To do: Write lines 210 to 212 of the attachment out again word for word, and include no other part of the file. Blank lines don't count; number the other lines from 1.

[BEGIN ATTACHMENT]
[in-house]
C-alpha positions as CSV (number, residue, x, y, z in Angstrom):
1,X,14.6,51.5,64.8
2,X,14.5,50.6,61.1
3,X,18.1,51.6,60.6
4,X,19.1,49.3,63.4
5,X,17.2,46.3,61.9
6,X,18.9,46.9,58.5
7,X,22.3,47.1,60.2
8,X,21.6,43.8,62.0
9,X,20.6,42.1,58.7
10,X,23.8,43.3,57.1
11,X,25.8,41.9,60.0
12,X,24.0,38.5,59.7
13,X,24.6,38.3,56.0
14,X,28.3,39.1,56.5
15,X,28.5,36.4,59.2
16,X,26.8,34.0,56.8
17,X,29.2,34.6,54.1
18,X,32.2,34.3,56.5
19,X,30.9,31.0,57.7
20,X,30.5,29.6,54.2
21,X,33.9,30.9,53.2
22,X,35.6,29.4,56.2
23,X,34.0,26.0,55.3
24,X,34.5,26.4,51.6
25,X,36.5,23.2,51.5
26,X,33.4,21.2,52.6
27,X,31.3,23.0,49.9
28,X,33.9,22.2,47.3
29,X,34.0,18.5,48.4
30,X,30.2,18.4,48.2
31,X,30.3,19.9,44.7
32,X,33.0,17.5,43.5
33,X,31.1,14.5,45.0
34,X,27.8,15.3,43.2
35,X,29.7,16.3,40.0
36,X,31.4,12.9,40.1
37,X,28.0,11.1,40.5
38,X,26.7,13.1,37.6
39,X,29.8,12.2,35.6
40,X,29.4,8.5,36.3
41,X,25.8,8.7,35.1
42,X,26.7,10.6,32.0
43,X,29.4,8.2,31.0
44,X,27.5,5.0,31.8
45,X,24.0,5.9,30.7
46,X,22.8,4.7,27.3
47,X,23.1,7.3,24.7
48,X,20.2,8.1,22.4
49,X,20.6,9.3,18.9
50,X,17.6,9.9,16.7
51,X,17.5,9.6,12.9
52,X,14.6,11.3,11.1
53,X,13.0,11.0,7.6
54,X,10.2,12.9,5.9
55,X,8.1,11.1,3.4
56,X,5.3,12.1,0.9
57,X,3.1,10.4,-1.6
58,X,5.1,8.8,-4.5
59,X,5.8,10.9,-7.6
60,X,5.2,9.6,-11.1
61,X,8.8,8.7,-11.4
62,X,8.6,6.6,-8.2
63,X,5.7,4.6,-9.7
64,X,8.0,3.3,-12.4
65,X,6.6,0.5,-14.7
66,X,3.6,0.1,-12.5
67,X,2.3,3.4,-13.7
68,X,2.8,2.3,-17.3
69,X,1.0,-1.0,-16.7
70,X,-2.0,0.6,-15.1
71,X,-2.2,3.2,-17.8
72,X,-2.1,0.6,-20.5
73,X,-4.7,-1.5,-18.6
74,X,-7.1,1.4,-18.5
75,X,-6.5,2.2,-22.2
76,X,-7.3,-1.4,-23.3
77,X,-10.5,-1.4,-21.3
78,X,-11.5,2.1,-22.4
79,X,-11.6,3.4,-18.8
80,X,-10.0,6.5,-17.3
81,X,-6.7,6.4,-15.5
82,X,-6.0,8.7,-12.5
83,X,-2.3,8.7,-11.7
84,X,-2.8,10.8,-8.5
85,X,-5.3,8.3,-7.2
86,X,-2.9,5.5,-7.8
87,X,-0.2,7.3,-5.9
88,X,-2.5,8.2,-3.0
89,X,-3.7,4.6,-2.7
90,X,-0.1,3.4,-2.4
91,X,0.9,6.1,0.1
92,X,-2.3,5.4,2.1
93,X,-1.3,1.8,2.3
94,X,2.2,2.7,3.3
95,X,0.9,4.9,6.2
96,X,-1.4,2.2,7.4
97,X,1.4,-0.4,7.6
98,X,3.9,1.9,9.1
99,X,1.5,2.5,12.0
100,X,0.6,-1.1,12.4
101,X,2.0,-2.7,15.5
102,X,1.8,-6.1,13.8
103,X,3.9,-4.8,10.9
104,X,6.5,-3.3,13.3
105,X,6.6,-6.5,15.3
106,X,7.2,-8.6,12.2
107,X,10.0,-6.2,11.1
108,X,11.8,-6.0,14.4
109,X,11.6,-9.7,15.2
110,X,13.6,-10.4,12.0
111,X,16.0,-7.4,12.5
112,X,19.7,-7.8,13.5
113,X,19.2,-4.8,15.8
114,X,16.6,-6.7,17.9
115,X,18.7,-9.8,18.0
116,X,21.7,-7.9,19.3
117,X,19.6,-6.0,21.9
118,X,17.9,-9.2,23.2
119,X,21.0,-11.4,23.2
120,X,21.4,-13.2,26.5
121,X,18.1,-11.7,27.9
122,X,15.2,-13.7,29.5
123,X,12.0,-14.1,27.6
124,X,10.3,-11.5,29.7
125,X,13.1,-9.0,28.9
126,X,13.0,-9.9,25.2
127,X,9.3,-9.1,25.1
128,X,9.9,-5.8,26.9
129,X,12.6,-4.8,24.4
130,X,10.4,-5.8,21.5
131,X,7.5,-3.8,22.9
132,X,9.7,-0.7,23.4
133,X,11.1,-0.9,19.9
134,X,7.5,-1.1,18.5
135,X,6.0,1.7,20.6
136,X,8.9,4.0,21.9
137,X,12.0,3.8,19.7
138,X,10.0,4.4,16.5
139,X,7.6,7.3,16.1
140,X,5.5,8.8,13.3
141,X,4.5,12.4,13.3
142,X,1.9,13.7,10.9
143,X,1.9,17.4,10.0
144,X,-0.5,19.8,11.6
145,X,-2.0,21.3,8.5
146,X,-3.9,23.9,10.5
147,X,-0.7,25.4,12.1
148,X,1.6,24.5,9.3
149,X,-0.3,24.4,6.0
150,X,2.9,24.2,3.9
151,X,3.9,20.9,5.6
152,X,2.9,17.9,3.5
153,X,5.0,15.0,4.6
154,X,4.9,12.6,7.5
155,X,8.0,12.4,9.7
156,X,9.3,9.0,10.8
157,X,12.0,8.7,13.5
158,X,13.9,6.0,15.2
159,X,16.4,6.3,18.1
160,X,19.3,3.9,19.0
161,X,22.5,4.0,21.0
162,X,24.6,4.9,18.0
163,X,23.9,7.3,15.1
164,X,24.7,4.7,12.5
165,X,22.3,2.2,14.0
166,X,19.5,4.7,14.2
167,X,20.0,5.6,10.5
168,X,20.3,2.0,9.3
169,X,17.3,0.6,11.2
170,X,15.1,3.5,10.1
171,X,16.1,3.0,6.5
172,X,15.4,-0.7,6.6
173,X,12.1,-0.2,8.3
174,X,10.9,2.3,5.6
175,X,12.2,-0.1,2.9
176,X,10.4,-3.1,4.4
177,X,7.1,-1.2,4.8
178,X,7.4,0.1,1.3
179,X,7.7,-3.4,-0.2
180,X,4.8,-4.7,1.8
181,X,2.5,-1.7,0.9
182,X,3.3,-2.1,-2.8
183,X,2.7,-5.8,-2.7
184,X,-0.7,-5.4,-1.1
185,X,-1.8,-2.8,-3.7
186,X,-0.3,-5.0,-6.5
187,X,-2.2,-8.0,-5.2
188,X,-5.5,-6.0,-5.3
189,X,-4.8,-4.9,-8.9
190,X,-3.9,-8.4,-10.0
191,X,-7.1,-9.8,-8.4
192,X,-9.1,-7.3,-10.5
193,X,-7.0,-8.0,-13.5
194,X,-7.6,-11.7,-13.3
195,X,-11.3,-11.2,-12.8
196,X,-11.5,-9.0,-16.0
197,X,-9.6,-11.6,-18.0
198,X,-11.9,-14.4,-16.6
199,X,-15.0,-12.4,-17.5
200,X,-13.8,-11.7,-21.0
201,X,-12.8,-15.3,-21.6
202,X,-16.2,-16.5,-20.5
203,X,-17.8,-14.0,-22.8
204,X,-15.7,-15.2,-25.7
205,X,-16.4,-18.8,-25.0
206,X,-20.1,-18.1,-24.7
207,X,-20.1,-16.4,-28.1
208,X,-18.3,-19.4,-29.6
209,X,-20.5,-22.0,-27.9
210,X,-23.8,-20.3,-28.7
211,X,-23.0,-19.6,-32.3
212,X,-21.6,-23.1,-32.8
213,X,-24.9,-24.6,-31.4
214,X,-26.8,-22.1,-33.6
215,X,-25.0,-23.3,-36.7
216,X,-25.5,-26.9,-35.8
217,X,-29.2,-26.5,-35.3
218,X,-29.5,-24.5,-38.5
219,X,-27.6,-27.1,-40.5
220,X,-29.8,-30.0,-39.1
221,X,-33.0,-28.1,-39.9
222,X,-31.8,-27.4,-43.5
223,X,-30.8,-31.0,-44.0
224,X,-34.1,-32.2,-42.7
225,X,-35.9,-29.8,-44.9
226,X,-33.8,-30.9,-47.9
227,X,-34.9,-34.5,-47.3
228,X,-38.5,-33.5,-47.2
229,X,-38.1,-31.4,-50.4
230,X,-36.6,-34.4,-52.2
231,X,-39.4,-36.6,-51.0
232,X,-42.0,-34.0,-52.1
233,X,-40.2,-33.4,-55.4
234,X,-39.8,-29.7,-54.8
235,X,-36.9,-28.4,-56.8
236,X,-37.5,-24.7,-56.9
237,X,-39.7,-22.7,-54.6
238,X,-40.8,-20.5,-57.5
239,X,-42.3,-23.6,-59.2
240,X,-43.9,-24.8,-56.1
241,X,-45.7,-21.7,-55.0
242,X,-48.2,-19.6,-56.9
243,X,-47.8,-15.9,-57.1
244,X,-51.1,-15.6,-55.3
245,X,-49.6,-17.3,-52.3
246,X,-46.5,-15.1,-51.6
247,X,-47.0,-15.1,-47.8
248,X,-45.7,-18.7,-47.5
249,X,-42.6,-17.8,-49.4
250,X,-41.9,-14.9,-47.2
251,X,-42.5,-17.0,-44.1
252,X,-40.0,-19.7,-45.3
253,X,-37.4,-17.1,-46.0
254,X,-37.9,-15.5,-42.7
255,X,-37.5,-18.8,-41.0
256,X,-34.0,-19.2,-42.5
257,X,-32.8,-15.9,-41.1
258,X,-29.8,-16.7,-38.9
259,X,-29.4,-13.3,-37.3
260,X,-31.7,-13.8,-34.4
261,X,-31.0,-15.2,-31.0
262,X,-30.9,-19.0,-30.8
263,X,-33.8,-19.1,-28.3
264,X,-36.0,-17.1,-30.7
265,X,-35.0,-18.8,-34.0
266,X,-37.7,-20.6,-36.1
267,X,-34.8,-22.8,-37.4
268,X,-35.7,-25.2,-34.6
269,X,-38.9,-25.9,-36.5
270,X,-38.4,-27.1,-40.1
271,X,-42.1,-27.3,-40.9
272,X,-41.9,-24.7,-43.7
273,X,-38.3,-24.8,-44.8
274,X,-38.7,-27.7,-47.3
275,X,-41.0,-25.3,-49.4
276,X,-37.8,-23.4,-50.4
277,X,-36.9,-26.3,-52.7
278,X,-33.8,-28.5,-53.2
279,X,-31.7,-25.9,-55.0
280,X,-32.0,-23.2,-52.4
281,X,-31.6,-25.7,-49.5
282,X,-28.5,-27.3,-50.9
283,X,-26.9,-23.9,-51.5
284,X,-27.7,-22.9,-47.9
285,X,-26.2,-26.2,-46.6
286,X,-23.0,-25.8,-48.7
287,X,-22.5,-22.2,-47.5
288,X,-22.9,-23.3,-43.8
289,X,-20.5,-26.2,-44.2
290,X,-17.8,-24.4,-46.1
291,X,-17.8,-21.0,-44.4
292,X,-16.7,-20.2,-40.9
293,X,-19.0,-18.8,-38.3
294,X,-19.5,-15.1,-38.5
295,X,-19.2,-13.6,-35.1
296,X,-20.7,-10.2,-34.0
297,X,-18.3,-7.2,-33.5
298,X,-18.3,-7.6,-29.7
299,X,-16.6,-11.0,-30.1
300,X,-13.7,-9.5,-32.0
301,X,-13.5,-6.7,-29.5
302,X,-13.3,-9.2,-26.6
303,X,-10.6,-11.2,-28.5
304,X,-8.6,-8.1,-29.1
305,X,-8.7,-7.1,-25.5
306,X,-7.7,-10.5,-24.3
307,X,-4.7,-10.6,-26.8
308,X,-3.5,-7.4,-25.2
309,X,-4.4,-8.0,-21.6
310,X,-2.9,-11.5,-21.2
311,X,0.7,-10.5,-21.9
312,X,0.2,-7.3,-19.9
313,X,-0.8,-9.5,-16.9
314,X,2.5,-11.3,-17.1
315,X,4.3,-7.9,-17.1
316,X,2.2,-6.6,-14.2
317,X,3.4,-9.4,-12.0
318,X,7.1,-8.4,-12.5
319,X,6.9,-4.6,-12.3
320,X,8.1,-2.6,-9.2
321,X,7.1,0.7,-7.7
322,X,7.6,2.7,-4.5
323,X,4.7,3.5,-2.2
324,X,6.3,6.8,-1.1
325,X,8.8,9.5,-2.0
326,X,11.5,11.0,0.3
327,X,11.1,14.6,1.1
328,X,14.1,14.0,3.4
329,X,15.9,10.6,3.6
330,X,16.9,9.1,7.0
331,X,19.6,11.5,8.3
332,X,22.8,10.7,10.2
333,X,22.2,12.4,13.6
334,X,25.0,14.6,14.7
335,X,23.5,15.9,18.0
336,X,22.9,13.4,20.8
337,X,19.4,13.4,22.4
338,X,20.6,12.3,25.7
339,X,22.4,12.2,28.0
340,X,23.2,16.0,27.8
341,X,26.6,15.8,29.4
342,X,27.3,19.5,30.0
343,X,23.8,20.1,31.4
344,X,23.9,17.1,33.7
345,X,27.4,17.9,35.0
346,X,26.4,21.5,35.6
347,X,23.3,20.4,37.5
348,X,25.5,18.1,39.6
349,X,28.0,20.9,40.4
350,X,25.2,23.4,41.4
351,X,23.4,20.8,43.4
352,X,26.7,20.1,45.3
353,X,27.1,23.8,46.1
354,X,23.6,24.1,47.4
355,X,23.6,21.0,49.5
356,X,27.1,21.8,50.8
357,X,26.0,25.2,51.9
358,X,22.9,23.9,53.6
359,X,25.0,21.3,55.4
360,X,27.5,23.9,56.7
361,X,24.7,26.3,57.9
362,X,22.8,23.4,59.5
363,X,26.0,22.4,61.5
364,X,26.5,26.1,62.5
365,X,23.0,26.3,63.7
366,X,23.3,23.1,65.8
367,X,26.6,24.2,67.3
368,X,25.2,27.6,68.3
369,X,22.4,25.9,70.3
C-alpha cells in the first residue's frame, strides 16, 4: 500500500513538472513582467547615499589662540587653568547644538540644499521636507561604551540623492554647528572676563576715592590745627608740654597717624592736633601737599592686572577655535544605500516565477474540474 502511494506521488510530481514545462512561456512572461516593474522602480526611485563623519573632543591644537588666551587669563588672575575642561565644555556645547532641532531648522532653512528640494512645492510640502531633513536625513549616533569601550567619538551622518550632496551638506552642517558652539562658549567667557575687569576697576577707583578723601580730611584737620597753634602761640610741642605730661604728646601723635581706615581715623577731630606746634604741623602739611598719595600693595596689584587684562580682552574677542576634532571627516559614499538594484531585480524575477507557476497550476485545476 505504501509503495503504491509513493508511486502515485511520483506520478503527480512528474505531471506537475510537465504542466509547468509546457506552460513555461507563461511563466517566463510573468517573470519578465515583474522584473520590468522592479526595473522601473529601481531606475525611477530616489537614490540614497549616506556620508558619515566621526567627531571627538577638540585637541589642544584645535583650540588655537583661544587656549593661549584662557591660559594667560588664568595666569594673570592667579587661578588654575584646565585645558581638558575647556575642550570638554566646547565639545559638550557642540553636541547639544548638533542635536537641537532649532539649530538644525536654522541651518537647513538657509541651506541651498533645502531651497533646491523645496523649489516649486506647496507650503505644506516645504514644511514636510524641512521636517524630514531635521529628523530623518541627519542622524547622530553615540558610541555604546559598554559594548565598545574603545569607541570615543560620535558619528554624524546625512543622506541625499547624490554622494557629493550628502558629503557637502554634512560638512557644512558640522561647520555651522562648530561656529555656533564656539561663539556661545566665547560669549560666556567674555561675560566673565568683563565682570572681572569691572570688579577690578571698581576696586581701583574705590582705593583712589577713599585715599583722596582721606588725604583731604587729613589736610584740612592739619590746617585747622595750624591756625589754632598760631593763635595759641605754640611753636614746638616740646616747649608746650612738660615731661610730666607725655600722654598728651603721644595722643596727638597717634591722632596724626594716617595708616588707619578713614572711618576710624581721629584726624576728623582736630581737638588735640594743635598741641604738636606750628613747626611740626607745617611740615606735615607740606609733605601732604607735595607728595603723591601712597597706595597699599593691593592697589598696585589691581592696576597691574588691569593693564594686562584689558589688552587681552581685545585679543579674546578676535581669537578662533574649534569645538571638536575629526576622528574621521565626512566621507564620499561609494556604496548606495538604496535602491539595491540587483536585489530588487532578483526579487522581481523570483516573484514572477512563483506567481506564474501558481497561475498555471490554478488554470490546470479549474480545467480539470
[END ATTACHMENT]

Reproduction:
208,X,-18.3,-19.4,-29.6
209,X,-20.5,-22.0,-27.9
210,X,-23.8,-20.3,-28.7